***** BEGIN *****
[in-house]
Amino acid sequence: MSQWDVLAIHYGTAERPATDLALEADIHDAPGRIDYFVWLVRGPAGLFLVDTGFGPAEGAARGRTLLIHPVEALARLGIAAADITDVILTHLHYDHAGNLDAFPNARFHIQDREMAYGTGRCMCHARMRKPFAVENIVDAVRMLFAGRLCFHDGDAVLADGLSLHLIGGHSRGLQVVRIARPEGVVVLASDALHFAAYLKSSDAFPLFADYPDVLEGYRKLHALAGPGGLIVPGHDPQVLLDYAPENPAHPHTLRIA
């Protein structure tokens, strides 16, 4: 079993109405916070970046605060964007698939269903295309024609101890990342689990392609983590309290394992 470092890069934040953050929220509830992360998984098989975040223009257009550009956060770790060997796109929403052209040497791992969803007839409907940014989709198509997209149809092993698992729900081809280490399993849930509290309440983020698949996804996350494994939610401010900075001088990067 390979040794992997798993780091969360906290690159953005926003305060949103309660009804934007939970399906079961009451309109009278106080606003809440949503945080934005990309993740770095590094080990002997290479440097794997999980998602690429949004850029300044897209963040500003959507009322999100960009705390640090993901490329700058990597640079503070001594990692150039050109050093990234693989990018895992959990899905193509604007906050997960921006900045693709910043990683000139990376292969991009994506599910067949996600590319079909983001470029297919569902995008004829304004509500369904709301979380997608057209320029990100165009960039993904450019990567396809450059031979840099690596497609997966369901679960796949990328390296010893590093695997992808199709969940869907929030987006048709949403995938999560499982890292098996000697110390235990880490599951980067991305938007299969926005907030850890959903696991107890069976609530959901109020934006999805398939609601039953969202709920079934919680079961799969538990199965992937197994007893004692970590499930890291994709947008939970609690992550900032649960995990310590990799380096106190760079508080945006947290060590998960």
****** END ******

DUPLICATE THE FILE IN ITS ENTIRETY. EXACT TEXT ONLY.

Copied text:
[in-house]
Amino acid sequence: MSQWDVLAIHYGTAERPATDLALEADIHDAPGRIDYFVWLVRGPAGLFLVDTGFGPAEGAARGRTLLIHPVEALARLGIAAADITDVILTHLHYDHAGNLDAFPNARFHIQDREMAYGTGRCMCHARMRKPFAVENIVDAVRMLFAGRLCFHDGDAVLADGLSLHLIGGHSRGLQVVRIARPEGVVVLASDALHFAAYLKSSDAFPLFADYPDVLEGYRKLHALAGPGGLIVPGHDPQVLLDYAPENPAHPHTLRIA
């Protein structure tokens, strides 16, 4: 079993109405916070970046605060964007698939269903295309024609101890990342689990392609983590309290394992 470092890069934040953050929220509830992360998984098989975040223009257009550009956060770790060997796109929403052209040497791992969803007839409907940014989709198509997209149809092993698992729900081809280490399993849930509290309440983020698949996804996350494994939610401010900075001088990067 390979040794992997798993780091969360906290690159953005926003305060949103309660009804934007939970399906079961009451309109009278106080606003809440949503945080934005990309993740770095590094080990002997290479440097794997999980998602690429949004850029300044897209963040500003959507009322999100960009705390640090993901490329700058990597640079503070001594990692150039050109050093990234693989990018895992959990899905193509604007906050997960921006900045693709910043990683000139990376292969991009994506599910067949996600590319079909983001470029297919569902995008004829304004509500369904709301979380997608057209320029990100165009960039993904450019990567396809450059031979840099690596497609997966369901679960796949990328390296010893590093695997992808199709969940869907929030987006048709949403995938999560499982890292098996000697110390235990880490599951980067991305938007299969926005907030850890959903696991107890069976609530959901109020934006999805398939609601039953969202709920079934919680079961799969538990199965992937197994007893004692970590499930890291994709947008939970609690992550900032649960995990310590990799380096106190760079508080945006947290060590998960």